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US Department of Justice Opinion on applicability of Americans with Disabilities Act to the issue of Web accessibility

This US Department of Justice opinion was published in the (U.S.) National Disability Law Reporter, Volume 10 Issue 6, September 11, 1997

Judy Brewer

This page last updated September 22, 1998

Posted in the National Disability Law Reporter, Vol. 10, Iss. 6, par. 240
September 11, 1997  1053-1084/97

The Honorable Tom Harkin
United States Senate
Washington, DC 20510-1502

Digest of Inquiry
(July 31, 1996)

To what extent does the ADA require that Internet web pages be accessible
to people with visual disabilities?

Digest of Response
(September 9, 1996)

ADA Accessibility Requirements Apply to Internet Web Pages

Entities to Title II or III of the ADA must provide effective communication
to individuals with disabilities, and covered entities that use the
Internet to provide information regarding their programs, goods or services
must be prepared to offer those communications through accessible means.
Such entities may provide web page information in text format that is
accessible to screen reading devices that are used by people with visual
impairments, and they may also offer alternative accessible formats that
are identified in a screen-readable format on a web page.


Text of Inquiry

I have recently been contacted by one of my constituents who has a concern
over the administration's policy on making Web pages compatible for the
disabled.  I respectfully ask you to review the administration's policy on
this issue and send me a clarification so that I might be able to respond
to my constituent's questions.  It would be helpful if you could mark your
correspondence with my office to the attention of Laura Stuber.
Thank you in advance for your assistance on this matter.

Text of Response

I am responding to your letter on behalf of your constituent, [],
regarding accessibility of "web pages" on the Internet to people with
visual disabilities.

The Americans with Disabilities Act (ADA) requires State and local
governments and places of public accommodation to furnish appropriate
auxiliary aids and services where necessary to ensure effect communication
with individuals with disabilities, unless doing so would result in a
fundamental alteration to the program or service or in an undue burden.  28
C.F.R. Sec. 36.303; 28 C.F.R. Sec. 35.160.  Auxiliary aids include taped
texts, Brailled materials, large print materials, and other methods of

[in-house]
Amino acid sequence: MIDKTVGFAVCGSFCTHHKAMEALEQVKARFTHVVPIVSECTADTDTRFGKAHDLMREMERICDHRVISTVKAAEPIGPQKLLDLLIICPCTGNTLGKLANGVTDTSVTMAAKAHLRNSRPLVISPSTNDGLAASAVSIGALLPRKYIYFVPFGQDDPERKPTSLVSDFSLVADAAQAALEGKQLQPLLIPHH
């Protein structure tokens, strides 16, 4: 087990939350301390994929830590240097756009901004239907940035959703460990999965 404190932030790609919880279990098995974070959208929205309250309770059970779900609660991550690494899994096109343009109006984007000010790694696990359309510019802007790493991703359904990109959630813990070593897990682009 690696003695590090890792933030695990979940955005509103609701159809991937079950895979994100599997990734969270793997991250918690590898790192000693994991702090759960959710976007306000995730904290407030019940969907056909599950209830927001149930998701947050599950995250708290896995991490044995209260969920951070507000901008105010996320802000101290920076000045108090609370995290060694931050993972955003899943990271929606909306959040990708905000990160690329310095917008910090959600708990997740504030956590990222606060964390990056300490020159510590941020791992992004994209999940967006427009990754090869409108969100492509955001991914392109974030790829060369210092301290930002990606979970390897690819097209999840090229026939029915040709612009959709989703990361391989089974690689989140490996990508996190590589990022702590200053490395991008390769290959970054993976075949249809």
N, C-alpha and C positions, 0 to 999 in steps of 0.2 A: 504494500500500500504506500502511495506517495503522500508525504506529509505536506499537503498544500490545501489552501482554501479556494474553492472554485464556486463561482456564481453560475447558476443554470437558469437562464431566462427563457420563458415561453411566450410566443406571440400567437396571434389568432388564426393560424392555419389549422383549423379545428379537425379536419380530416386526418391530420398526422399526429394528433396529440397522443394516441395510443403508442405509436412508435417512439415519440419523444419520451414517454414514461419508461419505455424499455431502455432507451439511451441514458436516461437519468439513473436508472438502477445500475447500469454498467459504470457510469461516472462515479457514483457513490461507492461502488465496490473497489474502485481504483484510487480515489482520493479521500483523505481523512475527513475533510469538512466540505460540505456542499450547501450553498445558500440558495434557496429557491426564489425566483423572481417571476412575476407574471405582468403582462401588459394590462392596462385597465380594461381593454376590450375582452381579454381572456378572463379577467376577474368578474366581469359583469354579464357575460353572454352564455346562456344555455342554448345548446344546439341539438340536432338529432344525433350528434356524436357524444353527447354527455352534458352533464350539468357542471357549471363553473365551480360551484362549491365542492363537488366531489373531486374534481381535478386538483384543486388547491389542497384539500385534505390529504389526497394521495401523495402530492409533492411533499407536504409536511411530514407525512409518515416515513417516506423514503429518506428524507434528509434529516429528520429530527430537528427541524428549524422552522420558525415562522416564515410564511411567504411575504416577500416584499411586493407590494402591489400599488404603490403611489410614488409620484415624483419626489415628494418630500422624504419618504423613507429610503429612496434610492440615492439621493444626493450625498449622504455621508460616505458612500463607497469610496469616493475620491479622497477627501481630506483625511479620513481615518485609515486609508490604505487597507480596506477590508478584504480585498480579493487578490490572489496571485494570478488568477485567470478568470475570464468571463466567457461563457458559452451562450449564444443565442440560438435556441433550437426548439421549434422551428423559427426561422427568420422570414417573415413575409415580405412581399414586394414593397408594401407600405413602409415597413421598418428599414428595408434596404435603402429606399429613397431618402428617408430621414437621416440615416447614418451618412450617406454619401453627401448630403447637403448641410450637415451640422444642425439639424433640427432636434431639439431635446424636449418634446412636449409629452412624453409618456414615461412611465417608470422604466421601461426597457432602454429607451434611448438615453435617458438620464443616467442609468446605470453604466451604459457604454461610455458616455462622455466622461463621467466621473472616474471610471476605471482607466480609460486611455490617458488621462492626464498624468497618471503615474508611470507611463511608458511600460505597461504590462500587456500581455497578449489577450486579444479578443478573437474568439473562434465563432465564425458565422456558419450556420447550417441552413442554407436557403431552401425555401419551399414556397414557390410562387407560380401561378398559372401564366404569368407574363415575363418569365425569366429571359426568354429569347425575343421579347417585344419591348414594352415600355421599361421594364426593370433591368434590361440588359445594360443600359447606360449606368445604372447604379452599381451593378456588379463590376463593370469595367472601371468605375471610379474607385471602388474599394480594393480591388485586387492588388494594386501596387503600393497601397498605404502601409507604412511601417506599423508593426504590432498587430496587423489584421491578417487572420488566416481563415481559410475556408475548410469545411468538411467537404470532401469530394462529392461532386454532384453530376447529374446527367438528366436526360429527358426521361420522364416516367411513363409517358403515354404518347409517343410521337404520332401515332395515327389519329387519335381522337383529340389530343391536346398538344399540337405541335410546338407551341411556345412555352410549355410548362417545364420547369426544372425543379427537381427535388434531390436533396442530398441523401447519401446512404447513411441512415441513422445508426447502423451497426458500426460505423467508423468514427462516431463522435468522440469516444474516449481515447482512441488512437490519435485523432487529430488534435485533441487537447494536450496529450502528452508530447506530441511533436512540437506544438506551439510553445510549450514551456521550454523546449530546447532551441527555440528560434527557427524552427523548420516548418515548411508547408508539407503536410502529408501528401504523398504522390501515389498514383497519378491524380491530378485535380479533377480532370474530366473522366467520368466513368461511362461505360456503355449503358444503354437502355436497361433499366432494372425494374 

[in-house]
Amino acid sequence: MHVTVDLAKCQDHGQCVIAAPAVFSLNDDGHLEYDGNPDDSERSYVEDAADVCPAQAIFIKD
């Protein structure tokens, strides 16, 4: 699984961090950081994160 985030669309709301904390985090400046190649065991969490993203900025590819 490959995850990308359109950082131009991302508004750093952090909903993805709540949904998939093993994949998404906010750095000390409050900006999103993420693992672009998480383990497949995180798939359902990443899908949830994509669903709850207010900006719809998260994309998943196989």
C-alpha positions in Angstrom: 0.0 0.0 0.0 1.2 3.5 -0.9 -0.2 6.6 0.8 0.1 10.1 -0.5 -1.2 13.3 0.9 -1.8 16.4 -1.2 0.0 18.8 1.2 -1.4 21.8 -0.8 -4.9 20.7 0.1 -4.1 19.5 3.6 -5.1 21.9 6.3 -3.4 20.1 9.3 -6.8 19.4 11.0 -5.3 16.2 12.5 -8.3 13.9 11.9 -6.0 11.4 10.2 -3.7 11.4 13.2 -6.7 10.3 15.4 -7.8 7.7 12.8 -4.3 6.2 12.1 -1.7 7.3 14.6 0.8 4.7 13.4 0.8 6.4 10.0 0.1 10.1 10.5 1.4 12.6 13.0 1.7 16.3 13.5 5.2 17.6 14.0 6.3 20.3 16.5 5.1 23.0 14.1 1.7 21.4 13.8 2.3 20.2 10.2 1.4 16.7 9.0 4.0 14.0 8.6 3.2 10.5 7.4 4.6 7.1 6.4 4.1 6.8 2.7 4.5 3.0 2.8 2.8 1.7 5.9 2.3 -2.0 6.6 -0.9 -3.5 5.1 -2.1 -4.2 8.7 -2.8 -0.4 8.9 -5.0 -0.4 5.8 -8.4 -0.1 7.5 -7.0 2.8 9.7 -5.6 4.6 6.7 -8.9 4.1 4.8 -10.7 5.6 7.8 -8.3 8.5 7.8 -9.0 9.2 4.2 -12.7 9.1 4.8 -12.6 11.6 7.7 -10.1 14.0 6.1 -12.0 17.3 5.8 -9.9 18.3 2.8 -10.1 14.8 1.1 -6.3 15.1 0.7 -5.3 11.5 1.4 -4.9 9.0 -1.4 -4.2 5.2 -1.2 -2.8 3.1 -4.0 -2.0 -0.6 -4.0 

making visually delivered material available to people with visual
Covered entities under the ADA are required to provide effective
communication, regardless of whether they generally communicate through
print media, audio media, or computerized media such as the Internet.
Covered entities that use the Internet for communications regarding their
programs, goods, or services must be prepared to offer those communications
through accessible means as well.
Mr. [] suggests compatibility with the Lynx browser as a means of assuring
accessibility of the Internet.  Lynx is, however, only one of many
available options.  Other examples include providing the web page
information in text format, rather then exclusively in graphic format.
Such text is accessible to screen reading devices used by people with
visual impairments.  Instead of providing full accessibility through the
Internet directly, covered entities may also offer other alternate
accessible formats, such as Braille, large print, and/or audio materials,
to communicate the information contained in web pages to people with visual
impairments.  The availability of such materials should be noted in a text
(i.e., screen-readable) format on the web page, along with instructions for
obtaining the materials, so that people with disabilities using the
Internet will know how to obtain the accessible formats.

cc: Records, Chrono, Wodtach, McDowdeny, Hill, FOIA
sc. young-parran

The Internet is an excellent source of information and, of course, people
with disabilities should have access to it as effectively as people without
disabilities.  A number of web sites provide information about
accessibility of web pages, including information about new developments
and guidelines for development of accessible web pages.  Examples include:

Center for Information Technology Accommodation
General Services Administration
Trace Center, University of Wisconsin



These sites may be useful to you or your constituent in exploring the
accessibility options on the Internet.  In addition, the Department of
Justice has established an ADA home page to educate people about their
rights and responsibilities under the ADA and about the Department's
efforts to implement the ADA.  The address of the ADA home page is

I hope this information is helpful to you in responding to your constituent.

Deval L. Patrick
Assistant Attorney General
Civil Rights Division